|Around the gate at Malham Cove. Pic: John Bamber|
Run: 4.79km / 143m ascent / 0:49:49
|Down from the cove, still smiling! Pic: John Bamber|
Bike #2: 19.39km / 337m ascent / 2:09:38
We climbed steeply from Malham up Malham Rakes, headed towards the tarn and the top of Mastiles Lane, with one CP on the way up the climb, one up on the Roman earthworks near Street Gate, and a few options to either zig-zag if we were so inclined, or head fairly straight if we felt we needed to. The wind had dropped a fair amount, the showers had all but stopped, and there was even a hint of blue sky, so it was much improved from when we'd exited the hall three hours previous. Climbing up the tarmac was a drag, but part way up we realised we'd have a tailwind for a good chunk of the lap home, giving a mental boost as well as a bit of assist. Turning on to Mastiles we dropped down to Gordale Beck and the ford there. We'd seen a pair ahead of us cross, but there was a lot of water coming down, so we stopped, looked, looked some more, and I started walking towards the water to test it out. "Erm, Carrick? Can we try a bit further upstream?" came the voice of reason from Rachel. Directly below the ford there was a hanging gate/barrier as a boundary. Again, maybe the over-cautious side of being kayakers, but with the volume of water that gate was forming a really unpleasant looking strainer. If either of us had slipped in the ford, it could have been pretty unpleasant, so we hiked upstream 30 yards or so to give ourselves some leeway, crossed at a slightly wider patch where the flow was less strong, then hiked back down the wall at the far side to the gate. We shouted back to a pair that arrived behind us that we'd seen others cross there but had opted to go upstream ourselves, and let them get on with it. They came past us a few minutes later, they'd crossed fine but agreed that it was hard work.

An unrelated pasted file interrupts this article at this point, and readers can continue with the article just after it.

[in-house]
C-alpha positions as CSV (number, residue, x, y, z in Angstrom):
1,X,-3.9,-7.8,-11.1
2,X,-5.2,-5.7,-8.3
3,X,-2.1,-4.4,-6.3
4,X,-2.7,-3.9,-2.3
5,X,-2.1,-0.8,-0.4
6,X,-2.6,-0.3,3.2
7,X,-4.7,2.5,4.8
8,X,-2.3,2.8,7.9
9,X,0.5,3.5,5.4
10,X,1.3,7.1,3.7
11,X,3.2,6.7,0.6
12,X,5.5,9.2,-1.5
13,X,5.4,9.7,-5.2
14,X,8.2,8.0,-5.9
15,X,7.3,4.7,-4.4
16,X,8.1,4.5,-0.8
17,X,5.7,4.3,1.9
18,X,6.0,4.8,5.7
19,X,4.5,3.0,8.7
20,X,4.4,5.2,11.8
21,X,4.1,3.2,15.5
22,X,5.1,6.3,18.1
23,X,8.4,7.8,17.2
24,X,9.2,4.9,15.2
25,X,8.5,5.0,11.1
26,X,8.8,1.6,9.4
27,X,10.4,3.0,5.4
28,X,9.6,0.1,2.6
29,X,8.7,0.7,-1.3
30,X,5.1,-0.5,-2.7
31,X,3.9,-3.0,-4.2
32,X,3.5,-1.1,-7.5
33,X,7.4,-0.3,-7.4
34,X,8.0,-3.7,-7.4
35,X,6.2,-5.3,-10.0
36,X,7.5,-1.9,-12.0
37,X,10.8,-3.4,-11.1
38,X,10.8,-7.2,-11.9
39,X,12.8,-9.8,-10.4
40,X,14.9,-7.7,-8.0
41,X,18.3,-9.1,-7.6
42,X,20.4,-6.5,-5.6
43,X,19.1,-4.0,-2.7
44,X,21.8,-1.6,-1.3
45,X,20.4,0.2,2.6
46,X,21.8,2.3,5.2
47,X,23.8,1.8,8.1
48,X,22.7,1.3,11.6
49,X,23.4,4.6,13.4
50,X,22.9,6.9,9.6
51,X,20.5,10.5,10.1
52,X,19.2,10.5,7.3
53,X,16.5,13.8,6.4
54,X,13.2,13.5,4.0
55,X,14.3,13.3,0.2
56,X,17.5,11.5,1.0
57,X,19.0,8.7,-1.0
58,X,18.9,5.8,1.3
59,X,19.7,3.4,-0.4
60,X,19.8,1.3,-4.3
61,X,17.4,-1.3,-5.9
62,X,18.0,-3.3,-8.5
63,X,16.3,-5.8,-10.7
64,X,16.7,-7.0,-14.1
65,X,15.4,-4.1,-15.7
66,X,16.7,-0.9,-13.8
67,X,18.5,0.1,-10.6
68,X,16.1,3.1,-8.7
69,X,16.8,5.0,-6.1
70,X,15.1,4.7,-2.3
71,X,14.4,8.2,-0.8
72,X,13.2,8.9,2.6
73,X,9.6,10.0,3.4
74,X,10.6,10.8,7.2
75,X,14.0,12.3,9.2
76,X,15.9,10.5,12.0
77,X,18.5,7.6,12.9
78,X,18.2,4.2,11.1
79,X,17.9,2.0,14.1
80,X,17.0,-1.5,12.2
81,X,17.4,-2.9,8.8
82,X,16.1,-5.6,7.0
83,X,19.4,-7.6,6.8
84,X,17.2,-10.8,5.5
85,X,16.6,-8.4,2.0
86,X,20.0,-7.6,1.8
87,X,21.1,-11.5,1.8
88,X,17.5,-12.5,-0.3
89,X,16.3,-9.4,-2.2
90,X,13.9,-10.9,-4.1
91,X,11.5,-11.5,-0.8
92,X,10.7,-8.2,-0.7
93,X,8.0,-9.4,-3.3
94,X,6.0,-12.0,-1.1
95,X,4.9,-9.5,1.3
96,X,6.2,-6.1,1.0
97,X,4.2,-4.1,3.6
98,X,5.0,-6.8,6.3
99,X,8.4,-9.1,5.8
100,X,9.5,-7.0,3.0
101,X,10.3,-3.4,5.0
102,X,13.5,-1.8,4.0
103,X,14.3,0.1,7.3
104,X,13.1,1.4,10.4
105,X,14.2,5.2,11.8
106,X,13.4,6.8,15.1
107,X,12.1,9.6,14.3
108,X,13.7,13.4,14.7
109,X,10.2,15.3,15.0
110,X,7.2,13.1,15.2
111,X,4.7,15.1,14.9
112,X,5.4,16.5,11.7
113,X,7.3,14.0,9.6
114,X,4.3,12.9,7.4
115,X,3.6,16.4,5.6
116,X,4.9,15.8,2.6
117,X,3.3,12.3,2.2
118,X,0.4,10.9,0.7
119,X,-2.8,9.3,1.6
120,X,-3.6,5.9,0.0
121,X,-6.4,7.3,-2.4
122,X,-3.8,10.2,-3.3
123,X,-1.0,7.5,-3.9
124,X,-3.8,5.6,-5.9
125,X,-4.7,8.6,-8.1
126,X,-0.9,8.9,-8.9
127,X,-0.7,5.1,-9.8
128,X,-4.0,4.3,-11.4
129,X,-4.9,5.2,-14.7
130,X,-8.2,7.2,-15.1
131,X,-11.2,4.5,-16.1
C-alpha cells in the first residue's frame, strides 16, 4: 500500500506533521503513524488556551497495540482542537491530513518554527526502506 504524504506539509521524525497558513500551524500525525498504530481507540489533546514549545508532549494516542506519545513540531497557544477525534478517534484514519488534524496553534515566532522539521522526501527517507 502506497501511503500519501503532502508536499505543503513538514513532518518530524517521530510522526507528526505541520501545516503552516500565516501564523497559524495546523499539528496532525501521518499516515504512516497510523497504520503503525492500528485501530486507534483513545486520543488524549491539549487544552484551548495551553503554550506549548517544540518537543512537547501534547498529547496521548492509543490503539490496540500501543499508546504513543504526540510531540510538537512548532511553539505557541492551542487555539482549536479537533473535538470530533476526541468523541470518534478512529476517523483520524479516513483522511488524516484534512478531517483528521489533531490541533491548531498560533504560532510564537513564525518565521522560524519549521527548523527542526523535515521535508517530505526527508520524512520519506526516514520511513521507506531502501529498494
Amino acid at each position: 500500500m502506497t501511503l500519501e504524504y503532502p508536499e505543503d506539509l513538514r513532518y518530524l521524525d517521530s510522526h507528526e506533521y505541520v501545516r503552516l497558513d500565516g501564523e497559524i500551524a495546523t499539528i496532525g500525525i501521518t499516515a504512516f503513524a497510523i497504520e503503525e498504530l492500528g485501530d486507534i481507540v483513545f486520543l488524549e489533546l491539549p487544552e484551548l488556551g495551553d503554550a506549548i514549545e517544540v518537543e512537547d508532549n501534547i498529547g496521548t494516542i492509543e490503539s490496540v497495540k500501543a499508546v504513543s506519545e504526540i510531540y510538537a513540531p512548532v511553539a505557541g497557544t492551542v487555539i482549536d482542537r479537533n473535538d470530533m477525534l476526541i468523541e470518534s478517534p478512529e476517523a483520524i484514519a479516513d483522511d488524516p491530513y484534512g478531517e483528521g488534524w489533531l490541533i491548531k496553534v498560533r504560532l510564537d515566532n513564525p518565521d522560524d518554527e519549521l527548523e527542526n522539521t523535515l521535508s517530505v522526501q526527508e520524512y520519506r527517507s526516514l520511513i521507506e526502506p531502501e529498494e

|Roman Camp in the sun! Pic: Eddie Winthorpe|
We canned the zig-zag options and turned right at CP3 to head onto tarmac down to Threshfield, pick up 3 more CPs and leave CP13 as an option. It was nice to be going downhill, fairly fast, and to be out of the wind a bit, but we were going to be running tight on time. We picked up CP14, headed along the more major road and over the slippy, leafy lane to CP10, then made for the road back home - through, of course, one more section of flooding. The wind, of course, had decided it had been far too nice to us across the tops and was now blowing in our faces, just when we needed it least. We were pushing hard along the road, gritting our teeth, when all of a sudden there's a shout from behind me - a momentary chainsuck and Rachel's chain is jammed up on the stay. Quick maintenance, un-jam the chain, jump back on and we go as hard as our legs will manage, up into Cracoe village and along to the hall, dibbing in to the finish utterly, utterly done.
|Finished and knackered. Pic: James Kirby|
All in all, a cracking but pushy day for us and everyone else. Some of the worst conditions I've raced in for a very long time, but made better by good company, so massive thanks to Rachel for not calling me an idiot and bailing on me. A baptism of fire (or water, whichever you prefer) for her, but hopefully I haven't put anyone off trying Adventure Racing! As usual, also a massive thank you to James and all of the volunteers and team at Open Adventure for putting on the event - challenging day for the staff as much as the participants, so huge thanks.